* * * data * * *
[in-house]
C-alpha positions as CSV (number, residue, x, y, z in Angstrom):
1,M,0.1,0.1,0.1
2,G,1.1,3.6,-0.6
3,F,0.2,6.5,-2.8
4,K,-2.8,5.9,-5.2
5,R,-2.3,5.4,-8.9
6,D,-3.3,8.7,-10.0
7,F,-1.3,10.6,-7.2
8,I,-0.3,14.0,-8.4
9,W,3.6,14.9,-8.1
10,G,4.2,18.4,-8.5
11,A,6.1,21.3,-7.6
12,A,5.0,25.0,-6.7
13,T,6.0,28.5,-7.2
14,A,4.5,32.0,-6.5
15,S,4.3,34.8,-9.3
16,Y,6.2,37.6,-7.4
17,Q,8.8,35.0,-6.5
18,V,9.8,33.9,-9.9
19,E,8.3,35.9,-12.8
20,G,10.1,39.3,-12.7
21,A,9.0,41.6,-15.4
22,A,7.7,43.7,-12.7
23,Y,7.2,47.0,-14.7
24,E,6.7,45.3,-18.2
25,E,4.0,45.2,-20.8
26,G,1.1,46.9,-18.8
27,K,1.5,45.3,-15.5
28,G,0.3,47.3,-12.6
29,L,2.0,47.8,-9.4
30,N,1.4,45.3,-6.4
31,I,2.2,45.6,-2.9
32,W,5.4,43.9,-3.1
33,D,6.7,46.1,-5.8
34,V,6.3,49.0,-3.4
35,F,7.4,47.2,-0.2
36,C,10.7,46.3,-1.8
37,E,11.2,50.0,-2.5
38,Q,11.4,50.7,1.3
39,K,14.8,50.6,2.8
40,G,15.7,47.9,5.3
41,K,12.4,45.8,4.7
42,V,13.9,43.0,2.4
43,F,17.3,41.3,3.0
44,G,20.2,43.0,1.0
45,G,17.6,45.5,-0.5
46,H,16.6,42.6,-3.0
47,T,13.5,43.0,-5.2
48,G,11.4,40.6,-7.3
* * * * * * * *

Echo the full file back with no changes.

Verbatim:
[in-house]
C-alpha positions as CSV (number, residue, x, y, z in Angstrom):
1,M,0.1,0.1,0.1
2,G,1.1,3.6,-0.6
3,F,0.2,6.5,-2.8
4,K,-2.8,5.9,-5.2
5,R,-2.3,5.4,-8.9
6,D,-3.3,8.7,-10.0
7,F,-1.3,10.6,-7.2
8,I,-0.3,14.0,-8.4
9,W,3.6,14.9,-8.1
10,G,4.2,18.4,-8.5
11,A,6.1,21.3,-7.6
12,A,5.0,25.0,-6.7
13,T,6.0,28.5,-7.2
14,A,4.5,32.0,-6.5
15,S,4.3,34.8,-9.3
16,Y,6.2,37.6,-7.4
17,Q,8.8,35.0,-6.5
18,V,9.8,33.9,-9.9
19,E,8.3,35.9,-12.8
20,G,10.1,39.3,-12.7
21,A,9.0,41.6,-15.4
22,A,7.7,43.7,-12.7
23,Y,7.2,47.0,-14.7
24,E,6.7,45.3,-18.2
25,E,4.0,45.2,-20.8
26,G,1.1,46.9,-18.8
27,K,1.5,45.3,-15.5
28,G,0.3,47.3,-12.6
29,L,2.0,47.8,-9.4
30,N,1.4,45.3,-6.4
31,I,2.2,45.6,-2.9
32,W,5.4,43.9,-3.1
33,D,6.7,46.1,-5.8
34,V,6.3,49.0,-3.4
35,F,7.4,47.2,-0.2
36,C,10.7,46.3,-1.8
37,E,11.2,50.0,-2.5
38,Q,11.4,50.7,1.3
39,K,14.8,50.6,2.8
40,G,15.7,47.9,5.3
41,K,12.4,45.8,4.7
42,V,13.9,43.0,2.4
43,F,17.3,41.3,3.0
44,G,20.2,43.0,1.0
45,G,17.6,45.5,-0.5
46,H,16.6,42.6,-3.0
47,T,13.5,43.0,-5.2
48,G,11.4,40.6,-7.3